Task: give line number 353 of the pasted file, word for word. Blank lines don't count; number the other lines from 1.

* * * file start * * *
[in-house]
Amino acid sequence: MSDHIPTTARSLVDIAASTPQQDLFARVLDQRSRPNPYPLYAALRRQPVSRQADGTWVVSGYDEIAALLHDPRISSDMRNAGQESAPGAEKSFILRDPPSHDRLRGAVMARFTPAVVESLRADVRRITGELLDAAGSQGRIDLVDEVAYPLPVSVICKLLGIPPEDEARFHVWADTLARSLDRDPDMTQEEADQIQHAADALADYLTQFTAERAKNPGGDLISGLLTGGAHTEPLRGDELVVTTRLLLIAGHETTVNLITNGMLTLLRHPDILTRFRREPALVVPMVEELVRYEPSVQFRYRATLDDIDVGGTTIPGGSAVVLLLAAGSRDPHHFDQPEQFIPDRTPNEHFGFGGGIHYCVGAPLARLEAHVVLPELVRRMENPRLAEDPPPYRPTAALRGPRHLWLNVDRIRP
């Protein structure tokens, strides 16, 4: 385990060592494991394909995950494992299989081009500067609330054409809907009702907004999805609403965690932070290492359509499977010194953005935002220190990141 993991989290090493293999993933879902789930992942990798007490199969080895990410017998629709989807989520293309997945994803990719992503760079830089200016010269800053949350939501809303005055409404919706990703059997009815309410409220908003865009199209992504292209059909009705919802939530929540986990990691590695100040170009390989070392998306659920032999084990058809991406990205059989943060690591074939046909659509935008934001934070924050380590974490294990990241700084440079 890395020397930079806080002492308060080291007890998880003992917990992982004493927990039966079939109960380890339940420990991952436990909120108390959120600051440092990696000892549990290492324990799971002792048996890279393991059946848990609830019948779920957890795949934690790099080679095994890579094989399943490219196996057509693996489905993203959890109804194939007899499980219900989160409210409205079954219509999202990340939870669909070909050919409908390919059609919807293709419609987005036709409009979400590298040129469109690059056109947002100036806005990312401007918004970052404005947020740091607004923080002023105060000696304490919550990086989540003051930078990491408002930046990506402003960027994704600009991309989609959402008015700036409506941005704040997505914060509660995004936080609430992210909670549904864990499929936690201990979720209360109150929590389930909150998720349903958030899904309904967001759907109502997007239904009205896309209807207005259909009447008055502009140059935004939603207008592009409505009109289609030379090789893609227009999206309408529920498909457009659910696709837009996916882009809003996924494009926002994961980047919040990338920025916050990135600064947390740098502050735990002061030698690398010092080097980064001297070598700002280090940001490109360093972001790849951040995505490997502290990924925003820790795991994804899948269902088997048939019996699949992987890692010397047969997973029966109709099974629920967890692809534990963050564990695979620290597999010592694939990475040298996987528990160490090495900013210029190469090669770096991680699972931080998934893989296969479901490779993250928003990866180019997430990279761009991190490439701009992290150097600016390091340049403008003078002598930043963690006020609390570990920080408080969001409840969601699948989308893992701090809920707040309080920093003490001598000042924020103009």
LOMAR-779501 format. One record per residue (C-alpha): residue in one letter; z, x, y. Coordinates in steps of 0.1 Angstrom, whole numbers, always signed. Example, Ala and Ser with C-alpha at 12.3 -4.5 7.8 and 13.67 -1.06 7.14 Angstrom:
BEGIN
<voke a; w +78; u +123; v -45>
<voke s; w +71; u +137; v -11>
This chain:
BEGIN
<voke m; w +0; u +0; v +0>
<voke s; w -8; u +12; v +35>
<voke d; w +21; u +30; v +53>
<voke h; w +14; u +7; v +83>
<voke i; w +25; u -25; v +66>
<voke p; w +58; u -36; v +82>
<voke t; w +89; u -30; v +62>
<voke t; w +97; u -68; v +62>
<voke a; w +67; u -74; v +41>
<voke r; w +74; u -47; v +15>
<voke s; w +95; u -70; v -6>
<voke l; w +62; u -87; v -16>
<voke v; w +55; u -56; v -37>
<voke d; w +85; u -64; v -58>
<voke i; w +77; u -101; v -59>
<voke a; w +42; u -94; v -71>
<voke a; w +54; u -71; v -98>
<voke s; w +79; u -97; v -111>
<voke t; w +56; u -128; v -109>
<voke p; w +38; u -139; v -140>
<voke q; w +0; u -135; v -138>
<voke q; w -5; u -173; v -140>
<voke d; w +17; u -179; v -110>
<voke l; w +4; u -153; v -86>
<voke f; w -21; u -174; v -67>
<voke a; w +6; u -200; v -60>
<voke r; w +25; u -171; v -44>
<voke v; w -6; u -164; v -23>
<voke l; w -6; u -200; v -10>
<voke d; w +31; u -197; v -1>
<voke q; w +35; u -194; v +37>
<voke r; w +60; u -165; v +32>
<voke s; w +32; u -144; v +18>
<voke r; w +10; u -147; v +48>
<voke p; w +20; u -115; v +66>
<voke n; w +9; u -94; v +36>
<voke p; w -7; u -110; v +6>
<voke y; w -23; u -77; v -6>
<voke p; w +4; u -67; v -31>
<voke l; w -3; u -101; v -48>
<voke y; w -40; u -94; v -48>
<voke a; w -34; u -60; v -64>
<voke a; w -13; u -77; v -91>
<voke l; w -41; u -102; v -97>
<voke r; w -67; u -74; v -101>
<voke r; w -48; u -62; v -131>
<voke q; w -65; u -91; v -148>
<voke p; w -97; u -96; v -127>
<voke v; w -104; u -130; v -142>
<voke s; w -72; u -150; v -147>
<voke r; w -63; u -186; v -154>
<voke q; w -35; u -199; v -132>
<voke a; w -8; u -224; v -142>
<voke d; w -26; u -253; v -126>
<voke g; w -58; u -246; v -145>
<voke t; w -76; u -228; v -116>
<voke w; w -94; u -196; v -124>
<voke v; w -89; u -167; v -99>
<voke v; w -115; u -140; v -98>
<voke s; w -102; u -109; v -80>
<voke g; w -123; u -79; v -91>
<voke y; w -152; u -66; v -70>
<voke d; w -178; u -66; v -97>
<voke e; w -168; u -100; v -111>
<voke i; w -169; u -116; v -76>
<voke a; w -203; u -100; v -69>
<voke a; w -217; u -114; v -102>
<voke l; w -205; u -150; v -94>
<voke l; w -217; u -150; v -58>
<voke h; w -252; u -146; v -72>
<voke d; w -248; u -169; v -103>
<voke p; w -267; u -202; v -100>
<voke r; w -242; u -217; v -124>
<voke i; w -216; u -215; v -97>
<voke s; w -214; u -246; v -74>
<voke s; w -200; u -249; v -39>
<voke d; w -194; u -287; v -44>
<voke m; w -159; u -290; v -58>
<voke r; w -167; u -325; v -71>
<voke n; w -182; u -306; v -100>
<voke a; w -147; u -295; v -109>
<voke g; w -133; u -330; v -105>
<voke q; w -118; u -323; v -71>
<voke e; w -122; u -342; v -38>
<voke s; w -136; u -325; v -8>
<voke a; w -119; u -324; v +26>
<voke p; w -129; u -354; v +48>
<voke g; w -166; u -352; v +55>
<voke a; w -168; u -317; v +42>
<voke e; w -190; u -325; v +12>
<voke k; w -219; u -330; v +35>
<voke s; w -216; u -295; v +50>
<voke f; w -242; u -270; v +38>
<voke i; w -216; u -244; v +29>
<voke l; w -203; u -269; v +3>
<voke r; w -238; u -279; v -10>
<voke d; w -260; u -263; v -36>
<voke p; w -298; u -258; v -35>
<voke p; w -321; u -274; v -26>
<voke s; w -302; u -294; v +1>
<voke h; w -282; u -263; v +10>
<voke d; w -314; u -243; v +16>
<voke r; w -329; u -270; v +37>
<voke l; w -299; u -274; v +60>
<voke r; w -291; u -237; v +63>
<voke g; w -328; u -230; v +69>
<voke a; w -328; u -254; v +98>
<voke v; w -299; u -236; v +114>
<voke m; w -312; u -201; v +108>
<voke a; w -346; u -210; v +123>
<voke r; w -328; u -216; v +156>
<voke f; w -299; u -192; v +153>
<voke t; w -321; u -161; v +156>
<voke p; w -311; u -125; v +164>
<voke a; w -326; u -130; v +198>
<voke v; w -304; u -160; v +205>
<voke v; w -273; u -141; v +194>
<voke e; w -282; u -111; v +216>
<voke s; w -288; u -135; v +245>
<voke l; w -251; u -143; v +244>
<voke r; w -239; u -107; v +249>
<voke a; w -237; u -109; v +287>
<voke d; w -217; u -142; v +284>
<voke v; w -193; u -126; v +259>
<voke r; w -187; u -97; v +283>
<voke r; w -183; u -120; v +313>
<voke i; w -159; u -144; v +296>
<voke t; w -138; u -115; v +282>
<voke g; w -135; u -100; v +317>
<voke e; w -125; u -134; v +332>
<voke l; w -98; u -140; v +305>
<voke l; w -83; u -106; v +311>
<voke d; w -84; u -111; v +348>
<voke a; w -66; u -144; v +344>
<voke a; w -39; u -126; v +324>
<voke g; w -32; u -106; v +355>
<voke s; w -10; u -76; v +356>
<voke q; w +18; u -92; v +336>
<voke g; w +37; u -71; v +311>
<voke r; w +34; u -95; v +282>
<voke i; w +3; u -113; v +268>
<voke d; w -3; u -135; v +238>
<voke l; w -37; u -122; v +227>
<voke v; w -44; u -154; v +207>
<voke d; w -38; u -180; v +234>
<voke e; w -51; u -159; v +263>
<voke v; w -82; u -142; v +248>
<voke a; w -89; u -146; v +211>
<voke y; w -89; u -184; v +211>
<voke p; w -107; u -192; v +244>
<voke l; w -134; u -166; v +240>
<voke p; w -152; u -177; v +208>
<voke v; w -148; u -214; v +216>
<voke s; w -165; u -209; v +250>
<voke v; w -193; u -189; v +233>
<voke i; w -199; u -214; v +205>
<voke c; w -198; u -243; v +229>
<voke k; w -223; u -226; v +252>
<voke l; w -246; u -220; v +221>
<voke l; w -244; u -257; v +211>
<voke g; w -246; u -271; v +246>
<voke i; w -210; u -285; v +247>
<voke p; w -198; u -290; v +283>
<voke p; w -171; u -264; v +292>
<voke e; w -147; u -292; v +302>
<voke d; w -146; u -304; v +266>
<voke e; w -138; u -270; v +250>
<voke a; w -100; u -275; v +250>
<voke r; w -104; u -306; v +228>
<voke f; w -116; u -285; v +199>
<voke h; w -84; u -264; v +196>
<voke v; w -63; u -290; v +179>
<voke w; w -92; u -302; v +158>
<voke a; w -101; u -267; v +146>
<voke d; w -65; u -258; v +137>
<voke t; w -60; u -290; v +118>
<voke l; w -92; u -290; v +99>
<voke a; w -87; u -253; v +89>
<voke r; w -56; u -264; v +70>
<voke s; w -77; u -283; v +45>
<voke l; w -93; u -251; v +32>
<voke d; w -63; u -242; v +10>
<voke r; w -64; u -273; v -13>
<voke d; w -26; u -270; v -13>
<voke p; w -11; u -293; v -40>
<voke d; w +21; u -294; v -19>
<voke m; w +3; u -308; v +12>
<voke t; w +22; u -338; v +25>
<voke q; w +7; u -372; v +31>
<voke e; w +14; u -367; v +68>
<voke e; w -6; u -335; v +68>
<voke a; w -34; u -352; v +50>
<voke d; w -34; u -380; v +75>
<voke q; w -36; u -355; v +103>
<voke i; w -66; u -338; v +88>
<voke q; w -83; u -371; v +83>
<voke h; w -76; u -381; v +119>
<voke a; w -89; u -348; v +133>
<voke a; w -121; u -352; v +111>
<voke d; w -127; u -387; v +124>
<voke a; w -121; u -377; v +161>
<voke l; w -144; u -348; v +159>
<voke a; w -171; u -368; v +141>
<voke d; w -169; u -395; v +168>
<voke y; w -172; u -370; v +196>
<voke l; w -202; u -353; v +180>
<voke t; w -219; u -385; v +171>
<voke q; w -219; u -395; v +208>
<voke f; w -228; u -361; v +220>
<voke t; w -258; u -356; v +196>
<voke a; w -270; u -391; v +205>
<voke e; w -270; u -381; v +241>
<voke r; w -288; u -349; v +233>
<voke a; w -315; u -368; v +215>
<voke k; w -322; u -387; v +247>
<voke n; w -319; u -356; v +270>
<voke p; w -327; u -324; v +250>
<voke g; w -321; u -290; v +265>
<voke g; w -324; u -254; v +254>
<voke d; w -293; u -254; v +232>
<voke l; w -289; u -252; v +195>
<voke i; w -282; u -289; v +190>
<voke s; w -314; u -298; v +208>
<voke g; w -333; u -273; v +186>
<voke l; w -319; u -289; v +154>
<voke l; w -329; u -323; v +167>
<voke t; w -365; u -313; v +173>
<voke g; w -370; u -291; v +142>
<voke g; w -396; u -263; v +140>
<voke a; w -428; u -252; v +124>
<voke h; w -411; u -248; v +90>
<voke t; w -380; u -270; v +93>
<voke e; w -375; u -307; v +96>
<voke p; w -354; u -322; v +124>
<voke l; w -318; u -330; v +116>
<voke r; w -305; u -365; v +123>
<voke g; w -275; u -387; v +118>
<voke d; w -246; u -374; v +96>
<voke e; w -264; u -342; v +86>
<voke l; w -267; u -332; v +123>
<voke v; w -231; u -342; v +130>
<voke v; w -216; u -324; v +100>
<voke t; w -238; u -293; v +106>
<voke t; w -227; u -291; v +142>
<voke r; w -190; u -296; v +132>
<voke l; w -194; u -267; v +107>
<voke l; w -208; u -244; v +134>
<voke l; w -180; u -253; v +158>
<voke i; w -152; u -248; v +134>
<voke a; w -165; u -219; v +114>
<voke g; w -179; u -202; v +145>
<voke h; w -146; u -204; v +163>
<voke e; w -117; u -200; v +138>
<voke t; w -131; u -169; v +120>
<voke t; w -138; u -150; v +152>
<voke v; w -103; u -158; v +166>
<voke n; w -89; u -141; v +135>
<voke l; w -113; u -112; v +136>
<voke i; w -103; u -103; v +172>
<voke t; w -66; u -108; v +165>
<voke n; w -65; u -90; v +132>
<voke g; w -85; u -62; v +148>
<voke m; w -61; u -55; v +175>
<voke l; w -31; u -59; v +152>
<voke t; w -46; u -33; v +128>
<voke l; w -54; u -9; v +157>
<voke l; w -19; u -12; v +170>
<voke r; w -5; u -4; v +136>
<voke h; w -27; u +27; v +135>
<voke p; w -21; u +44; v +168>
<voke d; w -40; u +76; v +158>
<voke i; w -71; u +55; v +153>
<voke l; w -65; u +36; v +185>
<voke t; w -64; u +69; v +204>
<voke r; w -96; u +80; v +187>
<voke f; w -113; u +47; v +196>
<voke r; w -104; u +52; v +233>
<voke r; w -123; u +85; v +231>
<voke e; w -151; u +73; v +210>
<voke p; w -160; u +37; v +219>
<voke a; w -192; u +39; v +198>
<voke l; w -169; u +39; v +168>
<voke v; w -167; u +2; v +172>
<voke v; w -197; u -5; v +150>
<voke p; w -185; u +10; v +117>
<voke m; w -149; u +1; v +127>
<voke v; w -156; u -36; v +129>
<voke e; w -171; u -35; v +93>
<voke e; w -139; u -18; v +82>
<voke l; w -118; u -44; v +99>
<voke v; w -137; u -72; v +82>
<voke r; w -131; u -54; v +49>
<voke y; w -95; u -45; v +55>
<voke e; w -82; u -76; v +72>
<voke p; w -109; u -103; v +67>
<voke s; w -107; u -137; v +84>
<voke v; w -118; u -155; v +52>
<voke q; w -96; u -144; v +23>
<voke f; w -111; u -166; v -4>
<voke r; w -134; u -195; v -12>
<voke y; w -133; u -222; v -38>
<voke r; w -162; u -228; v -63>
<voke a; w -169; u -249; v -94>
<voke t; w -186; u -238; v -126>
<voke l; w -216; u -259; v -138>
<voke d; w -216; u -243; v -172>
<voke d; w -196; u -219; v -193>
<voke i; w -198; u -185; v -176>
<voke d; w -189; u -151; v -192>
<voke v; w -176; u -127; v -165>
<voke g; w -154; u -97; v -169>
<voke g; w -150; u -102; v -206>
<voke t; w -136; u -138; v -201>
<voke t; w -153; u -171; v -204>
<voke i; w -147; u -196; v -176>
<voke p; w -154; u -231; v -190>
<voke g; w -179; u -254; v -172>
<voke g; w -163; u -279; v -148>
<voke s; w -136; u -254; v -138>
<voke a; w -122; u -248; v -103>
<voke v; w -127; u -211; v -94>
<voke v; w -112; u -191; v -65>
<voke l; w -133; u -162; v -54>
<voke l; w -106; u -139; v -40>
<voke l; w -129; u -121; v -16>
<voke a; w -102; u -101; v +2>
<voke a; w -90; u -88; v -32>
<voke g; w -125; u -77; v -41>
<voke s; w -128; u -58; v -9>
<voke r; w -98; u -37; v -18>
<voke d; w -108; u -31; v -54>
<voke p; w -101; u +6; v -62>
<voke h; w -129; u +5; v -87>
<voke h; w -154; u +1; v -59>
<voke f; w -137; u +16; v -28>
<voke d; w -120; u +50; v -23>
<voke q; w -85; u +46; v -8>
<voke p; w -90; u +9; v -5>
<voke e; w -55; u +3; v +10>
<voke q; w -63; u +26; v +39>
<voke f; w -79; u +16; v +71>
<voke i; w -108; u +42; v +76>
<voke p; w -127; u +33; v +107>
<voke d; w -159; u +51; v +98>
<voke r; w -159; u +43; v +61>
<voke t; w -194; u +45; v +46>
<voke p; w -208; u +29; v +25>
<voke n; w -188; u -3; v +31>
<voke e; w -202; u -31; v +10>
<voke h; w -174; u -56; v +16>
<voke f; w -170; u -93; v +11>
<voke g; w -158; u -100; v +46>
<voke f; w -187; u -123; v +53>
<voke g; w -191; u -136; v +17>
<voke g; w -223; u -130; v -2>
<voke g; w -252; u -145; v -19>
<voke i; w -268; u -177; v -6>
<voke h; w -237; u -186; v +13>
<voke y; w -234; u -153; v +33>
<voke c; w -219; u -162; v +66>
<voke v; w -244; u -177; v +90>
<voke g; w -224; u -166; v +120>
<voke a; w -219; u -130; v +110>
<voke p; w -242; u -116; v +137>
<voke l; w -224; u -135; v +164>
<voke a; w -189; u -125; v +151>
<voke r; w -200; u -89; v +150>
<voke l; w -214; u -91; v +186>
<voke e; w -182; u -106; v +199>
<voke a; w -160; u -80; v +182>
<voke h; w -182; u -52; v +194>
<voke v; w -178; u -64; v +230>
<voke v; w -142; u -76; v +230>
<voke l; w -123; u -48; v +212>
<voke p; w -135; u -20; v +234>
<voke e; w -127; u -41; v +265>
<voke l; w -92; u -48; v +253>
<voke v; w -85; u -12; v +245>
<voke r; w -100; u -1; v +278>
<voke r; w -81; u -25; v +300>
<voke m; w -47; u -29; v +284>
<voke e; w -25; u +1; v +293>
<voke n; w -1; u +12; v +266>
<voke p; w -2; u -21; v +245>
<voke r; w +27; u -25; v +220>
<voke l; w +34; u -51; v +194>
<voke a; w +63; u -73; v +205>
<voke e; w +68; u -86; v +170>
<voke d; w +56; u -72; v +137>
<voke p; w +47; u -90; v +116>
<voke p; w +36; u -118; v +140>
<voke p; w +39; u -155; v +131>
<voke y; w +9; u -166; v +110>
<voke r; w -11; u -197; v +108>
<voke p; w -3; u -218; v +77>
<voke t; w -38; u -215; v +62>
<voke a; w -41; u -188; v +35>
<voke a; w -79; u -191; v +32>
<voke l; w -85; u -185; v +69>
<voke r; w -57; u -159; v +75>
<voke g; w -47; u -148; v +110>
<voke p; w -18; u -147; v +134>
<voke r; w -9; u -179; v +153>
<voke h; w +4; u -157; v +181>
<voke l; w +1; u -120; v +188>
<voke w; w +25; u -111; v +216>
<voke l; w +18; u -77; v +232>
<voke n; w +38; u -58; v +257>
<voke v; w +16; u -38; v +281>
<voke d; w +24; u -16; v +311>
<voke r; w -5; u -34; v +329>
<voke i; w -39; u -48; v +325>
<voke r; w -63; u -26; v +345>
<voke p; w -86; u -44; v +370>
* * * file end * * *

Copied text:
<voke d; w -159; u +51; v +98>